“Mr. Gorbachev, tear down this wall!”

On this day in history, June 12, 1987, President Ronald Reagan stood before the Brandenburg Gate in Berlin and delivered this famous speech, in which he urged Mikhail Gorbachev to tear down the Berlin Wall as a gesture of genuine interest in freedom for Eastern Europe. The speech contained the immortal injunction “tear down this wall!”—which many people considered too provocative.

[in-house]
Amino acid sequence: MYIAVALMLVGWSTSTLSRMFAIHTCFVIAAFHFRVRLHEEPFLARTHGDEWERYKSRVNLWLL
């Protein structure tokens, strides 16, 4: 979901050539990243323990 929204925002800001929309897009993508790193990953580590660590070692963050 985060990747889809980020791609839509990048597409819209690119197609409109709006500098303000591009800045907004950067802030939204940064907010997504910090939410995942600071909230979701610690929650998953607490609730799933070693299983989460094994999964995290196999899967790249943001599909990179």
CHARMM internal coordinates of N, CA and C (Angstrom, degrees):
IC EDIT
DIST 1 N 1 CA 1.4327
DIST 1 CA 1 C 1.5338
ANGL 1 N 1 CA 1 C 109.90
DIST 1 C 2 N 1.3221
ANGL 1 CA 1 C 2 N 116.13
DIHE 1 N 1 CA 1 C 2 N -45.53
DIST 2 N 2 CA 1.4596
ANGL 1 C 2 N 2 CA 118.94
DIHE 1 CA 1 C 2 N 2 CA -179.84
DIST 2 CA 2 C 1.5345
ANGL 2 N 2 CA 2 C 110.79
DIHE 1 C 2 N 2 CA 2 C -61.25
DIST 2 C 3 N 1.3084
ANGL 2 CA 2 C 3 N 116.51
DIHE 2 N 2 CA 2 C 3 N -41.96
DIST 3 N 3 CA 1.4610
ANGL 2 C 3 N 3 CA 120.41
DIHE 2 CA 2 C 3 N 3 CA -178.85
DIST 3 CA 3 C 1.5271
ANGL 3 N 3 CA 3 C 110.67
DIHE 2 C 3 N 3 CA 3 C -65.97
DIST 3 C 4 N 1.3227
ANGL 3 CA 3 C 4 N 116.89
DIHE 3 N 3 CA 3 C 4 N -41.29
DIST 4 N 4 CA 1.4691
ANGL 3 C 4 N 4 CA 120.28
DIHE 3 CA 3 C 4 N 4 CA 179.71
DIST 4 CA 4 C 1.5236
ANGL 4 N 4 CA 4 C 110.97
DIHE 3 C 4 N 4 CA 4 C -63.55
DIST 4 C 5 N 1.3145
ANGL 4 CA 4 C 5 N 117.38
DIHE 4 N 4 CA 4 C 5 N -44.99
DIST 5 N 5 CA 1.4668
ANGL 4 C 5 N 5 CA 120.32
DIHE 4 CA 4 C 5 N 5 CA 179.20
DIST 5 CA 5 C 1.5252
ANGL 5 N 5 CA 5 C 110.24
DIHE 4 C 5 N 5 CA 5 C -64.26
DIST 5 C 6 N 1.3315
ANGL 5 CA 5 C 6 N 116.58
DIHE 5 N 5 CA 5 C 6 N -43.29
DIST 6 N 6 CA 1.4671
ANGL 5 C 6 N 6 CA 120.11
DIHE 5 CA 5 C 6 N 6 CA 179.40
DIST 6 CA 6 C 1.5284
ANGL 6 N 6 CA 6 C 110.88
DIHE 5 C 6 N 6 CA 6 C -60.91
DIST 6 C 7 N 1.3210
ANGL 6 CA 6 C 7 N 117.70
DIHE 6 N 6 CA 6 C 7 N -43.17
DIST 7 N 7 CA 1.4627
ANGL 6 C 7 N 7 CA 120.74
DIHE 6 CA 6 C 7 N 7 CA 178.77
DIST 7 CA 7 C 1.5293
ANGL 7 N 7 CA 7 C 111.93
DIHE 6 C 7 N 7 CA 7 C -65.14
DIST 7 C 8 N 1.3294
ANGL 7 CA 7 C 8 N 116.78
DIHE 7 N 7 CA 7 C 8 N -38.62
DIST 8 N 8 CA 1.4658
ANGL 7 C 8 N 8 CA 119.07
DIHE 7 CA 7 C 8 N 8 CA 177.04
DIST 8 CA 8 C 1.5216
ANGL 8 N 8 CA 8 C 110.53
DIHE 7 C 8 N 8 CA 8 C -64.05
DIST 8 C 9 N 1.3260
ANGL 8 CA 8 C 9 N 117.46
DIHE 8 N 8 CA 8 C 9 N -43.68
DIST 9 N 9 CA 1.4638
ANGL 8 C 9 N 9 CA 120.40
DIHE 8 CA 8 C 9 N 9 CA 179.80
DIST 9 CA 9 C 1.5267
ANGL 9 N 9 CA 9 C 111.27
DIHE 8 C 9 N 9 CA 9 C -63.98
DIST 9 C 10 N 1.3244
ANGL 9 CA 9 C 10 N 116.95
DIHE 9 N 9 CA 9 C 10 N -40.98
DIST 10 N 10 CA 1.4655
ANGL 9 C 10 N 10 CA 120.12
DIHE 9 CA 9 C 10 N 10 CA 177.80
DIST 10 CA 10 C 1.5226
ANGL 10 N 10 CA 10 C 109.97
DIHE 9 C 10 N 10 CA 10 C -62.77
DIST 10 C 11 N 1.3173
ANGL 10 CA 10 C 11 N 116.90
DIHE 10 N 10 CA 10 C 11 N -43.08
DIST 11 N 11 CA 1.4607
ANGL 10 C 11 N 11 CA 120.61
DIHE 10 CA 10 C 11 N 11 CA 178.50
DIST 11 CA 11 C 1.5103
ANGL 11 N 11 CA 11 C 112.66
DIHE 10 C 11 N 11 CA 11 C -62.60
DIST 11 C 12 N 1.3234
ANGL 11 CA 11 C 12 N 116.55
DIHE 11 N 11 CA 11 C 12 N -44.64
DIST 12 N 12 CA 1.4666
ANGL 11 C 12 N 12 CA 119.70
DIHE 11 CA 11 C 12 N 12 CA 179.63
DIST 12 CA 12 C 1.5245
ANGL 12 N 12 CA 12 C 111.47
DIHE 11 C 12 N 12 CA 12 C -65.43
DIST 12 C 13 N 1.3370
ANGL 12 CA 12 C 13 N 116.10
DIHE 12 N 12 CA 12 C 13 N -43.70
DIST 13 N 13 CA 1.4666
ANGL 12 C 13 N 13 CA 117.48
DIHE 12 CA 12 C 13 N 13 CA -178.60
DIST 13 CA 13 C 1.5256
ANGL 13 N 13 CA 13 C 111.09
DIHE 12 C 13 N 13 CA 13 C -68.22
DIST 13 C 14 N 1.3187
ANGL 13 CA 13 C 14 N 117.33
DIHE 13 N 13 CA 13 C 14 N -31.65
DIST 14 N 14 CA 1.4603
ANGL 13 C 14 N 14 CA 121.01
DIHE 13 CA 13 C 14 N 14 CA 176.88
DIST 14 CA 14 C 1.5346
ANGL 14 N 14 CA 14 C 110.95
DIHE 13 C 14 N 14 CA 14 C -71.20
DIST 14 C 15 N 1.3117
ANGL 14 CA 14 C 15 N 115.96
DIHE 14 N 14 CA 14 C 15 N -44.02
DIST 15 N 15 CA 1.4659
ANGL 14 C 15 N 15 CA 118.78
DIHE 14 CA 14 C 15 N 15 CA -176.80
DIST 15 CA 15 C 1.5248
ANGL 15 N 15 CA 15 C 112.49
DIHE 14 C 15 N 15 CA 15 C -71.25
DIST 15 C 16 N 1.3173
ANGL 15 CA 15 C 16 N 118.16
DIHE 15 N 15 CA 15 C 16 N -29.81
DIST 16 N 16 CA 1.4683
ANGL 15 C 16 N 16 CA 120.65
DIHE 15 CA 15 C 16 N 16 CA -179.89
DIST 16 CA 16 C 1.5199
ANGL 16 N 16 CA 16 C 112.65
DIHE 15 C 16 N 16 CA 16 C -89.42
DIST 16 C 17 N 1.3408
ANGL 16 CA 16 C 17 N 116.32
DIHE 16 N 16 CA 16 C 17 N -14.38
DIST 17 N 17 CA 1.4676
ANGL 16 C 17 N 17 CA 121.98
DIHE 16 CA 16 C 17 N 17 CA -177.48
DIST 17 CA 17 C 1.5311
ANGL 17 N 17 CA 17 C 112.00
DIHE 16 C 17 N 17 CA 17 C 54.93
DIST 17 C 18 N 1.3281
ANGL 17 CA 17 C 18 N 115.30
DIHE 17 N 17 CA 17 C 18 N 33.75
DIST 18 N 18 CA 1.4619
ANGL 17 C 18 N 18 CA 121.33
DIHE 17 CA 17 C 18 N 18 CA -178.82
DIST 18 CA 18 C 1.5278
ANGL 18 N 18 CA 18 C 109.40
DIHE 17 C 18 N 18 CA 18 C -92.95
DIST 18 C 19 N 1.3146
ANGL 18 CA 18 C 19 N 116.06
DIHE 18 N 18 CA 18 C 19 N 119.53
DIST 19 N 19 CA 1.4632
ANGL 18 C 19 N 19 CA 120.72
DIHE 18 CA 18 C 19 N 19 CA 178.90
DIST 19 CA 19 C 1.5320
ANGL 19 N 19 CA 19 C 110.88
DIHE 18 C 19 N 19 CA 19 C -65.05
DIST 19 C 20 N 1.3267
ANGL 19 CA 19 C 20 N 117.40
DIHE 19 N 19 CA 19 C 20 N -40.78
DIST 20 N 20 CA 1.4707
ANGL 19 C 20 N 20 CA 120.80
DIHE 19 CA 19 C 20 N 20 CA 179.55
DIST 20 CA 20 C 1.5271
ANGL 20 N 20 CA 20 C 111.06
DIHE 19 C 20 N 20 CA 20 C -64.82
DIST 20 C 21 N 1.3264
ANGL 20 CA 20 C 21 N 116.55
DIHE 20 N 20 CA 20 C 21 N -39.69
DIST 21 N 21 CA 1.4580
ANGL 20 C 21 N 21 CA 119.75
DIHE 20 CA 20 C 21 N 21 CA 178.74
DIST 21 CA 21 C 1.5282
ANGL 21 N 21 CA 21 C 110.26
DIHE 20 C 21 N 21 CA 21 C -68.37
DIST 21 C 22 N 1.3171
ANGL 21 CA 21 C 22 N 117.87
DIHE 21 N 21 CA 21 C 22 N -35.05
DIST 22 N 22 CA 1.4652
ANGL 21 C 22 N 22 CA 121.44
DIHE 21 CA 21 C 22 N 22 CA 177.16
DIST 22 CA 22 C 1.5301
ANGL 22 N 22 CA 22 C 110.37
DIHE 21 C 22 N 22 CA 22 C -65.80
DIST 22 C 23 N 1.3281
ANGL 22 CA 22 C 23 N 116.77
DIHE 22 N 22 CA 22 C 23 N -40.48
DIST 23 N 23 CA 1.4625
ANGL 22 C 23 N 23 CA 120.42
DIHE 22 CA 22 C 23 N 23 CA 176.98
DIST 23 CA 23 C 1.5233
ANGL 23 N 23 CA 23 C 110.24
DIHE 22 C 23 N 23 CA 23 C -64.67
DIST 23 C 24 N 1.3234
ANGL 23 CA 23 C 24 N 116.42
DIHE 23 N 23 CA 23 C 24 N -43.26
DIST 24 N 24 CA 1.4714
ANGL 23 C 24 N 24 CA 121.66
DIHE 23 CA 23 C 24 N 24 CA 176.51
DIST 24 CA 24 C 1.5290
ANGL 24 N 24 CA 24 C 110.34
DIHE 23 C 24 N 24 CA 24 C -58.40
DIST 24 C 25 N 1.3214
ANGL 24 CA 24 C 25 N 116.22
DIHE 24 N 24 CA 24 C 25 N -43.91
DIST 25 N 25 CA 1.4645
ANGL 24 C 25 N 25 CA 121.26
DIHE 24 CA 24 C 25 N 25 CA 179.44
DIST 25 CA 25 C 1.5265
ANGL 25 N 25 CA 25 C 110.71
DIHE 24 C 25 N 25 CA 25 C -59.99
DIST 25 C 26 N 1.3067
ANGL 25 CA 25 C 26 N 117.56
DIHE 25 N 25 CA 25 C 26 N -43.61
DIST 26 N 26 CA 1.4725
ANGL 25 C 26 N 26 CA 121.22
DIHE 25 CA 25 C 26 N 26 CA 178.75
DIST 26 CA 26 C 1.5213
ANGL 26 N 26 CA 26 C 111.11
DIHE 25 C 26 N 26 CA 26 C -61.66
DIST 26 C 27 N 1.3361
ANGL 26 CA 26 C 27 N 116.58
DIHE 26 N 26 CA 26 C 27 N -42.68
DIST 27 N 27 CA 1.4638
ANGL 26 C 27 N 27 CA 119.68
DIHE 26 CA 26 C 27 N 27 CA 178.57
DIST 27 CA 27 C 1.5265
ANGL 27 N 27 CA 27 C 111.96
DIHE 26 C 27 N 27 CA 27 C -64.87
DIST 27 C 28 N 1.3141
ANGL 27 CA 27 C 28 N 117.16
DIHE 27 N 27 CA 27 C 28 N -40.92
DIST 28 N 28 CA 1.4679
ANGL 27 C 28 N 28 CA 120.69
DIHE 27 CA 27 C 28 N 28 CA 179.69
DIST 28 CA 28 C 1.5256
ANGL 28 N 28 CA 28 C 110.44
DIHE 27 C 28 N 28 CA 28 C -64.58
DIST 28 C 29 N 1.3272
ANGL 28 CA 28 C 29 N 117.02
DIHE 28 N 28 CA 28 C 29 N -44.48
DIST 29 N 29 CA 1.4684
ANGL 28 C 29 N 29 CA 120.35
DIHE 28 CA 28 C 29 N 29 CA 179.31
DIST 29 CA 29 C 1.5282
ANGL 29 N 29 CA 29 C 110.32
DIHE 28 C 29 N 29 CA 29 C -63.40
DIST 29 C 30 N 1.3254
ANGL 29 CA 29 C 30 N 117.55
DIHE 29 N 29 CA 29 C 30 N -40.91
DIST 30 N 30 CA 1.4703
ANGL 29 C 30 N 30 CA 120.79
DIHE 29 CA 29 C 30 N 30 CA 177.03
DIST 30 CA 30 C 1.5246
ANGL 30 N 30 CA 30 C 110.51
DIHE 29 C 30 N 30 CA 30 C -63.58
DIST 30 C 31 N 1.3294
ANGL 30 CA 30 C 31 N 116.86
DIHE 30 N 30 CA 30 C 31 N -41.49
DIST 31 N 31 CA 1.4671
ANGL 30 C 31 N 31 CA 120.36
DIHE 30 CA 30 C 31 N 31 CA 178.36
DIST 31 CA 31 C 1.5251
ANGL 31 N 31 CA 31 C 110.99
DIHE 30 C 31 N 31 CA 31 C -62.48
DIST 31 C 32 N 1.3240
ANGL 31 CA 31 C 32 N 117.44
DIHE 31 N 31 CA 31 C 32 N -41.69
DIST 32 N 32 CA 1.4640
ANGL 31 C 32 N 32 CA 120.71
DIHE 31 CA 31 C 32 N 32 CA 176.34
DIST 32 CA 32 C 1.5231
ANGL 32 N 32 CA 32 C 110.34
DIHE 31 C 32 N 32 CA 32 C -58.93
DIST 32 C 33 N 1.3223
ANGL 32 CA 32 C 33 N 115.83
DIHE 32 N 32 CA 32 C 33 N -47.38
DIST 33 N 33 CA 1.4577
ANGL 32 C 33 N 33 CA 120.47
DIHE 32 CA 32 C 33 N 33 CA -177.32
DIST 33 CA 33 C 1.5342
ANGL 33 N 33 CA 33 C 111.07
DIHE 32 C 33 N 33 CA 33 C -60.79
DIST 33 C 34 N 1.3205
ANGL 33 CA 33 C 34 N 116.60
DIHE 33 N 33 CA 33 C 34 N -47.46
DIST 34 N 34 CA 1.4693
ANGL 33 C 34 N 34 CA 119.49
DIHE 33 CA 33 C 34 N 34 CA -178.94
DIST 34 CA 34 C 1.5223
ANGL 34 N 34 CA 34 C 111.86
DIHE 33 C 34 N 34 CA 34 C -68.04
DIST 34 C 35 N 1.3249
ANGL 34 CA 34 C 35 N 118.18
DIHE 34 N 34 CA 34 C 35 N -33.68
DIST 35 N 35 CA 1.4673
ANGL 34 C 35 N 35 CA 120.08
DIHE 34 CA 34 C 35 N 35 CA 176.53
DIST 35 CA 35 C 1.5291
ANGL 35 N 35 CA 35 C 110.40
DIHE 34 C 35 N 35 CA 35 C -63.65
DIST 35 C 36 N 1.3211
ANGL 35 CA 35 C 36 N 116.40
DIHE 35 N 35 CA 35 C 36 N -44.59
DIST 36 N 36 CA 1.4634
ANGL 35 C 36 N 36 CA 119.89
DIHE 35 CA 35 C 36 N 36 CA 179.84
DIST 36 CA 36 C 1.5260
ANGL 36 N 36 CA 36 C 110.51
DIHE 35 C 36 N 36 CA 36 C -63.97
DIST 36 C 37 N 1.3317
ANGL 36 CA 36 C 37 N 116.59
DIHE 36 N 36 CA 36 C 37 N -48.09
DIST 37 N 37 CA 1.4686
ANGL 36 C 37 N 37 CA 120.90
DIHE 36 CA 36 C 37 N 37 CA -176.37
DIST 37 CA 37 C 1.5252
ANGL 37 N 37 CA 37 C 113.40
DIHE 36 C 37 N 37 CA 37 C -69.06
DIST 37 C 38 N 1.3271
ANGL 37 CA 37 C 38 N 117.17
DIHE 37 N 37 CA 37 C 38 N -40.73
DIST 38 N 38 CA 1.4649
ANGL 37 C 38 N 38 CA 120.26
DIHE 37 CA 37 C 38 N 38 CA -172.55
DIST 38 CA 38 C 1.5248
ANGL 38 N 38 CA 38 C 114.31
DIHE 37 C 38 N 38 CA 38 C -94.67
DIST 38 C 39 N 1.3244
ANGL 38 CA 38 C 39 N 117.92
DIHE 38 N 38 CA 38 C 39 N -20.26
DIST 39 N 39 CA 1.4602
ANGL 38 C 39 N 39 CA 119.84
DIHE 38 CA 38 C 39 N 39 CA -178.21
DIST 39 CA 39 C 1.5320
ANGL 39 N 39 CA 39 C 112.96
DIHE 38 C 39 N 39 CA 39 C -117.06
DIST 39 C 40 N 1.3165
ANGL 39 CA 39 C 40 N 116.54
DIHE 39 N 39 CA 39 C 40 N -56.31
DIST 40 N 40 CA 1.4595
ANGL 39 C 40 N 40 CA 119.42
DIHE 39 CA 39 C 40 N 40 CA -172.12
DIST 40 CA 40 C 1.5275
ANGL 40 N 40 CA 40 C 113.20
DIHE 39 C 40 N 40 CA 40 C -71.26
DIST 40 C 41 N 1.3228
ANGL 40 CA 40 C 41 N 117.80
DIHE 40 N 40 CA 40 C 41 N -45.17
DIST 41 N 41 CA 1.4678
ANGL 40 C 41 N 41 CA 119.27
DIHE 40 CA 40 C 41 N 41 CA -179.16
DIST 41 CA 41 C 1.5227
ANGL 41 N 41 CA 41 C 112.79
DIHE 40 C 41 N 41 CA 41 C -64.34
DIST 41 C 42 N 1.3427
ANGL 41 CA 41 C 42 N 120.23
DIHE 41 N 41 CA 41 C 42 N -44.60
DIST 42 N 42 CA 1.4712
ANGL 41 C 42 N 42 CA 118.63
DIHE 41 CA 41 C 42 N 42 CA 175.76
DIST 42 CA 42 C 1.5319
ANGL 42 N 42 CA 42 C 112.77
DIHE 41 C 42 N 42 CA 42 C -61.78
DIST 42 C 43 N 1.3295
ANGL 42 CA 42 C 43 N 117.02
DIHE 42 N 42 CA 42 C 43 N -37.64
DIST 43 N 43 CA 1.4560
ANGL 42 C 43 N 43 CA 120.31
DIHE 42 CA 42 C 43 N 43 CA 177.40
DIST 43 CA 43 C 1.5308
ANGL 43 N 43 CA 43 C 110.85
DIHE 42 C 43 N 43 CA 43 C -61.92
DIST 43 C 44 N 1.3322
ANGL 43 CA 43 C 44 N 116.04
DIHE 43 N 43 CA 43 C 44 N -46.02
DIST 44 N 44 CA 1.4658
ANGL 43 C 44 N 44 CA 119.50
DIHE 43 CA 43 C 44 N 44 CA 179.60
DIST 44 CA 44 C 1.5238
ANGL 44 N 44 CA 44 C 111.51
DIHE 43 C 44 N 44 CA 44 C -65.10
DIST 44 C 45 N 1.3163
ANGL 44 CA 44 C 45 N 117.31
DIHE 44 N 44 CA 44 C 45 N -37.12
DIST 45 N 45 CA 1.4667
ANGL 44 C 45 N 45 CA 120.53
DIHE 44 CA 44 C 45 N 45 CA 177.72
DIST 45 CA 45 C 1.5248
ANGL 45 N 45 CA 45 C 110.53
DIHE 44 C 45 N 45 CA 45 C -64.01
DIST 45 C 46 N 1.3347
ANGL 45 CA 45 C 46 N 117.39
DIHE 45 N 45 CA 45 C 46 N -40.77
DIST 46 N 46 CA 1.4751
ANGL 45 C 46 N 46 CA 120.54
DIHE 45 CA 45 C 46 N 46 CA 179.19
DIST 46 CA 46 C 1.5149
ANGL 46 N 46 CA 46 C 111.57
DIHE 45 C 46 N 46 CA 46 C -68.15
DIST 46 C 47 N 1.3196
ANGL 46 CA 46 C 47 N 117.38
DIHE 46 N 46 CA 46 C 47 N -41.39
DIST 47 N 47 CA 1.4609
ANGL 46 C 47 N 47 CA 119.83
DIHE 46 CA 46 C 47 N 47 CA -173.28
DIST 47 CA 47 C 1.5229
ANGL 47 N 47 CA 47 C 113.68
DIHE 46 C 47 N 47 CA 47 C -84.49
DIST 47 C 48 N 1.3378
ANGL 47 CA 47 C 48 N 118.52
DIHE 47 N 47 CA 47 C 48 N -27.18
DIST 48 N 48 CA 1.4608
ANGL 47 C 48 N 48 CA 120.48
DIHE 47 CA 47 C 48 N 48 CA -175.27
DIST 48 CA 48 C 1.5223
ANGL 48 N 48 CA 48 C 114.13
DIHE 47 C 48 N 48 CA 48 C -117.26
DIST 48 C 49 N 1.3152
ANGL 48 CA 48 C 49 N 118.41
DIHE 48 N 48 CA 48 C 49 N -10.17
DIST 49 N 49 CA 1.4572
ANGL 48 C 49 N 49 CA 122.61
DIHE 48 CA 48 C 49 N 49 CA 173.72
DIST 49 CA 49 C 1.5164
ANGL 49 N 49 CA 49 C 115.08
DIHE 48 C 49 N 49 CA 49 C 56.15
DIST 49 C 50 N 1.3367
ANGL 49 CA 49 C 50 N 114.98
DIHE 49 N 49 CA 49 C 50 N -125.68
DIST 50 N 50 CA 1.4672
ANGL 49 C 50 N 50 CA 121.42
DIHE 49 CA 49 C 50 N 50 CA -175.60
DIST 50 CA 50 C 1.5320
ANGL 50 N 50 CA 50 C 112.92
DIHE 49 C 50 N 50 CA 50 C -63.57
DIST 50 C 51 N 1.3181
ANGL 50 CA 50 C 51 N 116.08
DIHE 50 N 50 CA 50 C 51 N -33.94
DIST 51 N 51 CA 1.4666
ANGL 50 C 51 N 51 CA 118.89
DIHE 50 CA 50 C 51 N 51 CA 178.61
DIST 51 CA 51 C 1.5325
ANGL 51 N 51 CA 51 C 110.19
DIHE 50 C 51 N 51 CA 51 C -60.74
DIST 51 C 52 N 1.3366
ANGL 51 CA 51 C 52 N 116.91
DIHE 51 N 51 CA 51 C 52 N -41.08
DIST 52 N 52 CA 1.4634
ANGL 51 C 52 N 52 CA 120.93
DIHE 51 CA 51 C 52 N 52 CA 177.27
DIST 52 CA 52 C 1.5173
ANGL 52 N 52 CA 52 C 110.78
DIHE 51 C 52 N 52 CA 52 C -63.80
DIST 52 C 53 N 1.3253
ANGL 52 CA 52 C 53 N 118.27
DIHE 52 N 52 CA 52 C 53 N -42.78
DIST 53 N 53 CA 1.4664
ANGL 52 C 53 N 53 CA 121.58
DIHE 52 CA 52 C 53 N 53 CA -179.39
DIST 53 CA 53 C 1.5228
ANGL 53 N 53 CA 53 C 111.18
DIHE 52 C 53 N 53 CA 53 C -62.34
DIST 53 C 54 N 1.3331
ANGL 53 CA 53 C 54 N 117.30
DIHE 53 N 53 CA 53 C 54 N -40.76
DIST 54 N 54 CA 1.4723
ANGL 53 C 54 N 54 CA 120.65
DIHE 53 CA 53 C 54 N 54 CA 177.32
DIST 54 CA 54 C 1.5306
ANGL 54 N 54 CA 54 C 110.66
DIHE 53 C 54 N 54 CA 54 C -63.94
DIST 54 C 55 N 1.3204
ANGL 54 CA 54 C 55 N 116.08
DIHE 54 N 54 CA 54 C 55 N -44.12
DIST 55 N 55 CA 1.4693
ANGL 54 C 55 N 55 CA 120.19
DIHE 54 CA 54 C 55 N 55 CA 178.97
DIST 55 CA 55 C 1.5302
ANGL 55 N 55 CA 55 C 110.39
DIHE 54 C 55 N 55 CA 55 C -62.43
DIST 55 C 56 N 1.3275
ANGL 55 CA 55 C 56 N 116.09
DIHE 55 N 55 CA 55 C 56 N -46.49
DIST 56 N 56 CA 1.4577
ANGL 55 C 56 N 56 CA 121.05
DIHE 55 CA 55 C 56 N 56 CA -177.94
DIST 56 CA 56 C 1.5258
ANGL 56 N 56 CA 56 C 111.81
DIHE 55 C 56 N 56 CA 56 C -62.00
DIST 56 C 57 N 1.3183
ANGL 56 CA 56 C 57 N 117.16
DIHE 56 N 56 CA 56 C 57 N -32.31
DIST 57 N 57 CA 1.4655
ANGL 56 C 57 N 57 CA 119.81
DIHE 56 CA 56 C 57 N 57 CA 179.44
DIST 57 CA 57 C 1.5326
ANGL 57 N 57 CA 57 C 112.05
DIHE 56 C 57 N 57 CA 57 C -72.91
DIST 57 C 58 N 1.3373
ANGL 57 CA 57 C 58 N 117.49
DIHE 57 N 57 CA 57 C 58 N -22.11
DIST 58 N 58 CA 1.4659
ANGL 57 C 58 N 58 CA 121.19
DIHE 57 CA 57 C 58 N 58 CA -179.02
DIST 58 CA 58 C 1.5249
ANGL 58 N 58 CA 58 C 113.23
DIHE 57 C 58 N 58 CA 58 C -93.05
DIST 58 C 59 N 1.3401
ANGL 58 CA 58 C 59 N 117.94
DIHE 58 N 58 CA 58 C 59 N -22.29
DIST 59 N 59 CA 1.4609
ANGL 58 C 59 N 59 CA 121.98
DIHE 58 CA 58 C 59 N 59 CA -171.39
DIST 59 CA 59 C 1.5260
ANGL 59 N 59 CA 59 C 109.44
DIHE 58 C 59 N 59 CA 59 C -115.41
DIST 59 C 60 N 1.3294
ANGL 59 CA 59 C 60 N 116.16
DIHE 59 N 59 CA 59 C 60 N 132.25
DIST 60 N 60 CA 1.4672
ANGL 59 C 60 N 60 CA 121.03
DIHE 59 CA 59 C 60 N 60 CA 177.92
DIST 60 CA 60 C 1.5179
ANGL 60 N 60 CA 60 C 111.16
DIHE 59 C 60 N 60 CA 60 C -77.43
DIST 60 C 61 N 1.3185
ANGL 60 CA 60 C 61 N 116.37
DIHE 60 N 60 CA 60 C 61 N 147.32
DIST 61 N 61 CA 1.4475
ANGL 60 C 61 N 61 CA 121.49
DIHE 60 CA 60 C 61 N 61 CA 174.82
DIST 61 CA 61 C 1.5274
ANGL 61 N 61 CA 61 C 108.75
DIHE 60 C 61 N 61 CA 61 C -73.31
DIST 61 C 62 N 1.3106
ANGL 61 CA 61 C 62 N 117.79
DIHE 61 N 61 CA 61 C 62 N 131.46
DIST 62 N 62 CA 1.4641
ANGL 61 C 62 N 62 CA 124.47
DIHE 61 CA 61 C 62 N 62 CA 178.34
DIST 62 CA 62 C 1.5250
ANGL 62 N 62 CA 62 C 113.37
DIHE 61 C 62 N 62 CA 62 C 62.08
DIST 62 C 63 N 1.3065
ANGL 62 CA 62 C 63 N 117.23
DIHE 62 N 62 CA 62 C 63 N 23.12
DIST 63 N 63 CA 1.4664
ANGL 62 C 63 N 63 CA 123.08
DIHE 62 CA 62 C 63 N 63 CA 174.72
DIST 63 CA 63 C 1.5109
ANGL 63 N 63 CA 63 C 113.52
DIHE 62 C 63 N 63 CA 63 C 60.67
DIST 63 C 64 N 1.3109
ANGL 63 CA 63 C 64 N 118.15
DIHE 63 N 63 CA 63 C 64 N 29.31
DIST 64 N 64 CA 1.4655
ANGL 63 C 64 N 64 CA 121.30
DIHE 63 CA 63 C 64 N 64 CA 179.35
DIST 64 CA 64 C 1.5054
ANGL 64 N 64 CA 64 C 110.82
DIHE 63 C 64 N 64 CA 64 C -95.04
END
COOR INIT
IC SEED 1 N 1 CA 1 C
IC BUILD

Of course it was provocative. That was the whole point. Reagan had grown tired of the idea, enforced by detente the previous decade, that Communism was here to stay and that the only question was how best to co-exist and get along. Reagan believed Communism couldn’t survive its own contradictions—the Marxists love that word but never apply it to their own insane ideology—and that instead of remaining quiet he would speed the process along with his rhetorical flair. (This included relentlessly mocking Communism whenever he could, through quips and jokes.) Isn’t it interesting that the two most restless and revolutionary Western leaders of the Cold War, Ronald Reagan and Margaret Thatcher, were also considered the most conservative? Perhaps it’s time we re-evaluated words like “conservative.” In any case, watch the Gipper…

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